Russia fines TikTok over ‘LGBTQ+ propaganda’
Russia has reportedly fined TikTok for refusing to delete what the government calls “LGBT propaganda.”
Russian authorities issued the fine on Tuesday (4 October) for violating the gay propaganda law, which prohibits the promotion of LGBTQ+ content to under-18s.
TikTok’s parent Beijing company ByteDance was fined at least 3 million roubles (£44,000) according to Moscow’s Tagansky District Court.
According to sources reported by Reuters, the case was based on accusations that the company was “promoting non-traditional values, LGBT, feminism, and a distorted representation of traditional sexual values.”
It also fined streaming service Twitch for hosting a video interview with Ukrainian political figure Oleksiy Arestovych, which Moscow said was “fake” information.
Amazon – which owns Twitch – was fined at least 4 million roubles (£59,000) for violating a law that Russia passed in early March prohibiting what it described as “discrediting” the armed forces.
Earlier this year, Twitch was fined 3 million roubles for hosting a similar interview with Arestovych – who is an advisor to Ukrainian president Volodymyr Zelensky.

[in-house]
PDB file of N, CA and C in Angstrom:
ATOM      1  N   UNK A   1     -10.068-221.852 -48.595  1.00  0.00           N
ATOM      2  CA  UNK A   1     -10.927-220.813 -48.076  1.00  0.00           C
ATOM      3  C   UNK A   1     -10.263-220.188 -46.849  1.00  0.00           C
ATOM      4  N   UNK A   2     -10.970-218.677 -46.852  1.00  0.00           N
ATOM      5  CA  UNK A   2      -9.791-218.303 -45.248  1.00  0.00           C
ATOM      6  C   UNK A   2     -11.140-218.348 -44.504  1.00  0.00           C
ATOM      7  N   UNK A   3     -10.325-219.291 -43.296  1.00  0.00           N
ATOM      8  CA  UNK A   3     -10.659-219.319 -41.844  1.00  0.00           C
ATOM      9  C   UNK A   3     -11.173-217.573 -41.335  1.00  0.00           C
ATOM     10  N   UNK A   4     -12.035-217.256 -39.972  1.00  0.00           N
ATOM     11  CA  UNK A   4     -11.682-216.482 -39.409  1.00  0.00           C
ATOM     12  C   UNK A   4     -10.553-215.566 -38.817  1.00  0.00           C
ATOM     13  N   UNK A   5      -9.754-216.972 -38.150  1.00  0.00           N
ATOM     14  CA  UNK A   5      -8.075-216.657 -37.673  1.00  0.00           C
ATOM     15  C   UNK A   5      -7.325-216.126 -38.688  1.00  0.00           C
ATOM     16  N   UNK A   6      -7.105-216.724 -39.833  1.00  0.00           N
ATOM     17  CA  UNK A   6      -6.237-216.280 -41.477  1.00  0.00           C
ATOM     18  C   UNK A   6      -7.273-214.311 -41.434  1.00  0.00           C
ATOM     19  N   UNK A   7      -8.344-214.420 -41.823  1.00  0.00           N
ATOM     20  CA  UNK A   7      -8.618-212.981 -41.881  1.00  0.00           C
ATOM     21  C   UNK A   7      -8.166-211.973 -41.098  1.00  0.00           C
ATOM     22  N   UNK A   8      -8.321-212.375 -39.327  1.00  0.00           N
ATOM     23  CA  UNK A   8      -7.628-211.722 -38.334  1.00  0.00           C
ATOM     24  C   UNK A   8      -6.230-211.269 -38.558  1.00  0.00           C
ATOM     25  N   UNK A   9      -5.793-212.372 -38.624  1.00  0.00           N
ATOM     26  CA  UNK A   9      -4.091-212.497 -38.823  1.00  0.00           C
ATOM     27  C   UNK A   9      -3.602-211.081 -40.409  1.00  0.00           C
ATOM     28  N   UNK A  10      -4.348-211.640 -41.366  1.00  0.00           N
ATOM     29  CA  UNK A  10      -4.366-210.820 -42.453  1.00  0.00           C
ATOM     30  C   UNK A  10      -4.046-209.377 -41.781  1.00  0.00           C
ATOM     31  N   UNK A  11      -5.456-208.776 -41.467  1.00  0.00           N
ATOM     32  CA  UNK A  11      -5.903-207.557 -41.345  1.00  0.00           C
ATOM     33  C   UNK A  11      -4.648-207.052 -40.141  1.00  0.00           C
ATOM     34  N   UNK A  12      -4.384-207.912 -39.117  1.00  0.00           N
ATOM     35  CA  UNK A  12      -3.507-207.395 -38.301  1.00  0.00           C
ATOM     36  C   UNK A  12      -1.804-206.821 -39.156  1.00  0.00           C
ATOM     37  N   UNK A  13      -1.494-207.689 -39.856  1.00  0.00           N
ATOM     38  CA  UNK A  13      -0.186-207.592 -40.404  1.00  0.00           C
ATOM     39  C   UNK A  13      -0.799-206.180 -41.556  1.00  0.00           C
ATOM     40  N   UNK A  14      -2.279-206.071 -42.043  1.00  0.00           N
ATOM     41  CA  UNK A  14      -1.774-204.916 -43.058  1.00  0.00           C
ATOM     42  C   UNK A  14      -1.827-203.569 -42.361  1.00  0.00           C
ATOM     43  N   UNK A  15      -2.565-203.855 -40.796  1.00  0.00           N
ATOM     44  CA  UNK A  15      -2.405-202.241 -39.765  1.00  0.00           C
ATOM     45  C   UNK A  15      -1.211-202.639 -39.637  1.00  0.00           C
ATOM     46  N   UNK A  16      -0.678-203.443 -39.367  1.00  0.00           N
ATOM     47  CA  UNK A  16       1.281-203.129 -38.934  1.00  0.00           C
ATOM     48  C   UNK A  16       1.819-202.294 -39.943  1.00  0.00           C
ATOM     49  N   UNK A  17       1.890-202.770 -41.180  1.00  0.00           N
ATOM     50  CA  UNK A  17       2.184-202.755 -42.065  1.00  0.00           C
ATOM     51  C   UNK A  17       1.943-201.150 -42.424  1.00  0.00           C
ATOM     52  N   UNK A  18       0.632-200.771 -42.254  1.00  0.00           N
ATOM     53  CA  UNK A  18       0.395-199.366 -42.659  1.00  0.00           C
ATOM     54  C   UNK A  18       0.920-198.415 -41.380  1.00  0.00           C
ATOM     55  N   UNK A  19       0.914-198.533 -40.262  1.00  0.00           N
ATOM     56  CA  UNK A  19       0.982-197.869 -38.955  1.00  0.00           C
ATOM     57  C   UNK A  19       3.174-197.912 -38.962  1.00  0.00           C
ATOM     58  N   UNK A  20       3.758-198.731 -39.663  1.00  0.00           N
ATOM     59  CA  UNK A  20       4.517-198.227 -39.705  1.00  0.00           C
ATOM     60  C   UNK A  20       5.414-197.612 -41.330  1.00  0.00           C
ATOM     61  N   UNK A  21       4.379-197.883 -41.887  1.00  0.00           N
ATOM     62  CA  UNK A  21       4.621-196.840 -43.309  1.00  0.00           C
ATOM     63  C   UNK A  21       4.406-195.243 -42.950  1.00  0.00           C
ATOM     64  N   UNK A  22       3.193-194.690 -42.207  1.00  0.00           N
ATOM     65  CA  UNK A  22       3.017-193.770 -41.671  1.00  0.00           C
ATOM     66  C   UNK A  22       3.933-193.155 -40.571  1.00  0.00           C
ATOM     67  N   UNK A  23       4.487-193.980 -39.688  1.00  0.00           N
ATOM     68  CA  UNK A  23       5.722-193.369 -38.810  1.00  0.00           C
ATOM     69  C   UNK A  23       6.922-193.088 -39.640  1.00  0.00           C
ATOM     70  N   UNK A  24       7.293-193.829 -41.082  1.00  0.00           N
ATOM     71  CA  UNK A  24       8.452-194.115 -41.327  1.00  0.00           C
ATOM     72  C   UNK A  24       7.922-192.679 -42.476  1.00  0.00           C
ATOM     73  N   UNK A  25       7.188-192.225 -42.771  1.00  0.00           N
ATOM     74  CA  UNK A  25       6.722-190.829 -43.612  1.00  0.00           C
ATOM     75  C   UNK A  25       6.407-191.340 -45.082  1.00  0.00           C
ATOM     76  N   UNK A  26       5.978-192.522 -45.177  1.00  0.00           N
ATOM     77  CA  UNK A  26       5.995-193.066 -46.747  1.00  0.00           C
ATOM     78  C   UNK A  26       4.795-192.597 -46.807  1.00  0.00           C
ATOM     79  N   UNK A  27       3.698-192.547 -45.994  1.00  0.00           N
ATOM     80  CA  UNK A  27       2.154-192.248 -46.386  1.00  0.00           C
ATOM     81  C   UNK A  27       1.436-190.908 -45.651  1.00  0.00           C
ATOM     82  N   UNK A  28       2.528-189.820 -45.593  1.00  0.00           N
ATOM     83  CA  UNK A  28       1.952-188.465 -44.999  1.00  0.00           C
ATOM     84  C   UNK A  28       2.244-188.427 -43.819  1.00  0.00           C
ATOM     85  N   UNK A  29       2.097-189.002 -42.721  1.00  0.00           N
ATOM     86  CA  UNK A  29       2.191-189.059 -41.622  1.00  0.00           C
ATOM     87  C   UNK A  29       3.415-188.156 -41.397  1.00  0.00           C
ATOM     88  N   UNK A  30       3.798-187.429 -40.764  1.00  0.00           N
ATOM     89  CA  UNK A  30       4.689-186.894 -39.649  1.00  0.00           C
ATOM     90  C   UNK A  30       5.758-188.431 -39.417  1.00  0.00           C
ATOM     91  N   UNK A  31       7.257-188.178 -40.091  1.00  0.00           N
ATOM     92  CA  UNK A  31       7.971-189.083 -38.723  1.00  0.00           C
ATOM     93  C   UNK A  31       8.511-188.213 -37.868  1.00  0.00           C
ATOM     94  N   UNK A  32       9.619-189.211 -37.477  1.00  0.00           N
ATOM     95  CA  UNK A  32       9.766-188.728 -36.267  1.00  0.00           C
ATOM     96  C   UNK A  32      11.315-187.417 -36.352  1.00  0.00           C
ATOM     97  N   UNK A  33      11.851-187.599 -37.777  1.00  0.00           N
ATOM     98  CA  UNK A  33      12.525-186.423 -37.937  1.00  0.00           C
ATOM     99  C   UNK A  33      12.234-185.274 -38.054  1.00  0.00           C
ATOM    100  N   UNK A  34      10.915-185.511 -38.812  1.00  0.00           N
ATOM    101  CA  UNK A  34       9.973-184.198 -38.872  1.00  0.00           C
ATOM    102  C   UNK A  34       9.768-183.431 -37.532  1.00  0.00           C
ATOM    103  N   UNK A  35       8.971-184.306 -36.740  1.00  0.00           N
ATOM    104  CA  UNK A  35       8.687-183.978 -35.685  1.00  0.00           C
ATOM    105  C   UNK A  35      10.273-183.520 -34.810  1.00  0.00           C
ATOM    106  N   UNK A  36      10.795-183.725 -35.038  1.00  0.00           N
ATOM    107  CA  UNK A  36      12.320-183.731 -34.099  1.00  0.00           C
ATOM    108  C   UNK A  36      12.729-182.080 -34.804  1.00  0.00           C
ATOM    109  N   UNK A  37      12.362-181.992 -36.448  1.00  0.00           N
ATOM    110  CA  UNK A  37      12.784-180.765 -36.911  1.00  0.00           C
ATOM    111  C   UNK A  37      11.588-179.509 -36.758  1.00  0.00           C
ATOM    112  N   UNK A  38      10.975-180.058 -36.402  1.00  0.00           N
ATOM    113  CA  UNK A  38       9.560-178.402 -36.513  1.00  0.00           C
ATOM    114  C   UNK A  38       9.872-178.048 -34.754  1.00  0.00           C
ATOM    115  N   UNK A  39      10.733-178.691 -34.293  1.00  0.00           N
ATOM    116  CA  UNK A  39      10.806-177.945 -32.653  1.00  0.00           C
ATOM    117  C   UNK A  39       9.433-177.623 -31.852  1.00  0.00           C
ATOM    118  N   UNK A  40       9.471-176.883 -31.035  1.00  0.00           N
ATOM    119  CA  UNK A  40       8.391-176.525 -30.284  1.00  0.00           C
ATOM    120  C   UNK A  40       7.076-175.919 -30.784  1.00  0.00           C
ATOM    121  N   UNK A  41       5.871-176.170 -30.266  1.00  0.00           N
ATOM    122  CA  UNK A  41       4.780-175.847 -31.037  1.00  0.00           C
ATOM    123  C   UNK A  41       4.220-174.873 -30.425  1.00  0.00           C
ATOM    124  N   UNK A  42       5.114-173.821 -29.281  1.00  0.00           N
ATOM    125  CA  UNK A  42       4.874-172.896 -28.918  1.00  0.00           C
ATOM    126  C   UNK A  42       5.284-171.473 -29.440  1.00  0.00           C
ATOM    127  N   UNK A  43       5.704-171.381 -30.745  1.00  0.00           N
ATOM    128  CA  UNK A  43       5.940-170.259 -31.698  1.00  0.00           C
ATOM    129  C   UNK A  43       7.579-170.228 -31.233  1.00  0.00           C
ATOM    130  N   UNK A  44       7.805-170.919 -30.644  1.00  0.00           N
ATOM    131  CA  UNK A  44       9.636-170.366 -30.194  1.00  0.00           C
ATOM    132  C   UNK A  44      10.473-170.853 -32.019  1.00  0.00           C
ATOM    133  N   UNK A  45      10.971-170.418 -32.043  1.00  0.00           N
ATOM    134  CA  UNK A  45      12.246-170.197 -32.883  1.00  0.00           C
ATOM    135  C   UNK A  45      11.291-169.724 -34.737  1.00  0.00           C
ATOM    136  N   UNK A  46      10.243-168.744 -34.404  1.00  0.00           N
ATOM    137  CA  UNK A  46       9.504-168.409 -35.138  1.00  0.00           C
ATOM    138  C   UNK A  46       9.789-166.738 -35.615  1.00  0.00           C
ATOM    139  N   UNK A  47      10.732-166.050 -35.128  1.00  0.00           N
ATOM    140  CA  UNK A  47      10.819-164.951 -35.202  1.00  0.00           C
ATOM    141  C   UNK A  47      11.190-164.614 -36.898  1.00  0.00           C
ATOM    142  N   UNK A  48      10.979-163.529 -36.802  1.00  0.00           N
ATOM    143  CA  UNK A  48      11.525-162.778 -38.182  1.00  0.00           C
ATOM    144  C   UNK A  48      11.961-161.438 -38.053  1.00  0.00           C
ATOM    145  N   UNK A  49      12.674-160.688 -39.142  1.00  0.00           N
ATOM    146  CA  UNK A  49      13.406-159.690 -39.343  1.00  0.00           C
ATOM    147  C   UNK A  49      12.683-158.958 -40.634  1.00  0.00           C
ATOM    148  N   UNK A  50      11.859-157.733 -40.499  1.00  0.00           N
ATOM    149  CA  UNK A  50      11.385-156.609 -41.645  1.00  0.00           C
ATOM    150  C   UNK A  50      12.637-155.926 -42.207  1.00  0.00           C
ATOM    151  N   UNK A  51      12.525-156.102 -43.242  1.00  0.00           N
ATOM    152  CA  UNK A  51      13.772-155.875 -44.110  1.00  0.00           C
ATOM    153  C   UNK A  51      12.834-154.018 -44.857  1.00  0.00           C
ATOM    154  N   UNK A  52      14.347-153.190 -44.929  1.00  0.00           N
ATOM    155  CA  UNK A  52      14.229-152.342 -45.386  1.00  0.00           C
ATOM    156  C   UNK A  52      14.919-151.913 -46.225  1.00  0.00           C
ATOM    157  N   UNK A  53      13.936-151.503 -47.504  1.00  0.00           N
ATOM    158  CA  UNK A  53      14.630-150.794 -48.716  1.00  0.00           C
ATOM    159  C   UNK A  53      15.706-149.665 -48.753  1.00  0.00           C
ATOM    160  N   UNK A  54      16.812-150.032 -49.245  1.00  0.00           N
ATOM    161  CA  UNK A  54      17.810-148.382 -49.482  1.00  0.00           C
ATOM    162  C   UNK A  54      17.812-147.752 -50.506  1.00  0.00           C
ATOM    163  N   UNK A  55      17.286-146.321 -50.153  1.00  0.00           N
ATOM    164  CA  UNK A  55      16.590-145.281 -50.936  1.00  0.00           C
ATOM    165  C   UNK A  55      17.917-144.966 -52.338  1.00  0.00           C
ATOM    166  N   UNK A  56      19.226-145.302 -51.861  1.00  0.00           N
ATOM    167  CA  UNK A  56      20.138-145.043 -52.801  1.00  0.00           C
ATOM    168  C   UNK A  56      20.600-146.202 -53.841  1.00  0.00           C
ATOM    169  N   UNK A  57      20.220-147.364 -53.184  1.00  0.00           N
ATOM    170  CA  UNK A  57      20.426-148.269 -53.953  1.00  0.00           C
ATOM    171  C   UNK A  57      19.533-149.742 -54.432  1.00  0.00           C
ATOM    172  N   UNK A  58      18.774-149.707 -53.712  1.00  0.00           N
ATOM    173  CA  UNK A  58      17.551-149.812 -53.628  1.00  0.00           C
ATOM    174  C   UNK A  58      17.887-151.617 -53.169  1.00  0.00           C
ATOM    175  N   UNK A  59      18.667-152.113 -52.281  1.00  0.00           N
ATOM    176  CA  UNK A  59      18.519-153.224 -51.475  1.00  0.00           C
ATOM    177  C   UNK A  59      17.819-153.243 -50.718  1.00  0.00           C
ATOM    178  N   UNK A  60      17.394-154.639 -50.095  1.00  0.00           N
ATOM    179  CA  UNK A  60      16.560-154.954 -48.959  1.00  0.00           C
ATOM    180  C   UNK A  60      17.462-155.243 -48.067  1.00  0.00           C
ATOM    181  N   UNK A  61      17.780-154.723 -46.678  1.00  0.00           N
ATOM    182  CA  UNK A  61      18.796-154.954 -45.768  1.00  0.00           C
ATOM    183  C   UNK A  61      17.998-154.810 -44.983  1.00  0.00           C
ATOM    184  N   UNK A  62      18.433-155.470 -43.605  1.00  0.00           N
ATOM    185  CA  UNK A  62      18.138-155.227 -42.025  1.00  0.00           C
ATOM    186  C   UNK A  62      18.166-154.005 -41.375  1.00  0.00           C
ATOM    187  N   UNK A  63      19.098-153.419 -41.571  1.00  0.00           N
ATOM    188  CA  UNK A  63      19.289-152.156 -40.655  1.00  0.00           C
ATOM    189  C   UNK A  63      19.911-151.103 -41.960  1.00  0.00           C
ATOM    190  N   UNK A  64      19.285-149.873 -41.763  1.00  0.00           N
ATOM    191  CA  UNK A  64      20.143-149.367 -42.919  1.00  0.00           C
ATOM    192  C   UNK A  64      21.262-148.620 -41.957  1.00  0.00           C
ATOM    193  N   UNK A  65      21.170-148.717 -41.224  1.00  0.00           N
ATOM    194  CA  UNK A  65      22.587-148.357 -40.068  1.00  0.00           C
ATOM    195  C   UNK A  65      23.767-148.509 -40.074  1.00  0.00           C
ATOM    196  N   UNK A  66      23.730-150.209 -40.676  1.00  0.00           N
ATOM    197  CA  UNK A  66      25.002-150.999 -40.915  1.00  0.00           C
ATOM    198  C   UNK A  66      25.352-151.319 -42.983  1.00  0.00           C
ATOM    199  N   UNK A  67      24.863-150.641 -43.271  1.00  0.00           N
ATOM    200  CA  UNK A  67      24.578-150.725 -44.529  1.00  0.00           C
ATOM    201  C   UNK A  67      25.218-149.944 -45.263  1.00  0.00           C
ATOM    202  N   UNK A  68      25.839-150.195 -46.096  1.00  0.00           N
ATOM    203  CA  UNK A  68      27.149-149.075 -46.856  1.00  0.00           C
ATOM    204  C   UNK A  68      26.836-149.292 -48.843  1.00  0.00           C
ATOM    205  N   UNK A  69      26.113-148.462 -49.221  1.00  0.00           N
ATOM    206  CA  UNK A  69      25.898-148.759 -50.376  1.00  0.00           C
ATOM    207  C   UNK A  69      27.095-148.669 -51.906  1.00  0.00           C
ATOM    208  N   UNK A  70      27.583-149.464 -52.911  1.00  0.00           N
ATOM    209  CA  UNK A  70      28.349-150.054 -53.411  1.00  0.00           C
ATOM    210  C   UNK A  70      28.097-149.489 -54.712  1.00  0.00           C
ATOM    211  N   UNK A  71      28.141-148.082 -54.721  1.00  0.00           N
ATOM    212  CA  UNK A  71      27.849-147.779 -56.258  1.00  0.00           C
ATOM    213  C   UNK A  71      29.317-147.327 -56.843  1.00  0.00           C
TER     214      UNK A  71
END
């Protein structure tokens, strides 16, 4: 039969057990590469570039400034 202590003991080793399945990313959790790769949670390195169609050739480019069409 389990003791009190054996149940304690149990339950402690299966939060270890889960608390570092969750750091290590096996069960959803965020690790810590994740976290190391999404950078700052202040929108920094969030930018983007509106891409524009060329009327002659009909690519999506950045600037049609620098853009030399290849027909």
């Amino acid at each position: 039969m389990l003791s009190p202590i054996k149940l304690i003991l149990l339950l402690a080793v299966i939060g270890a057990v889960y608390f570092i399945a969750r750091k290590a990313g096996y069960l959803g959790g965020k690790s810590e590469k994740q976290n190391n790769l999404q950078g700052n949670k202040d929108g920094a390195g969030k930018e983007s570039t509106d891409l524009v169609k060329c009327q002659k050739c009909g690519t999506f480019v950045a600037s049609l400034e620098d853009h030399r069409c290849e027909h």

While neither company has made an explicit statement following the fines, Reuters reported that a TikTok representative was heard insisting that the court proceedings be terminated.
The companies could face significantly more fines by Russia in the future if the so-called “LGBTQ+ propaganda” videos are not removed or restricted.
Additionally, Twitch fines could total up to 8 million roubles if archives of the Arestovych interview – which it considers unreliable information – are not removed.
The country has used the LGBTQ+ propaganda law to suppress LGBTQ+ activism and media that would otherwise put the queer community in a positive light.
It was initially passed on 11 June 2013 and subsequently enacted on 30 June after being introduced by Yelena Mizulina, who argued that the so-called “traditional” relations between heterosexual couples required protections under Russian law.
A proposal to extend the law to adults was then suggested on 11 July 2022 by State Duma information committee chairman Alexander Khinshtein, who said the law is now “insufficient.”
“We propose to fully extend the ban on that sort of propaganda among audiences of all ages (offline, media outlets, the internet, social media, as well as in cinema theatres),” he said.
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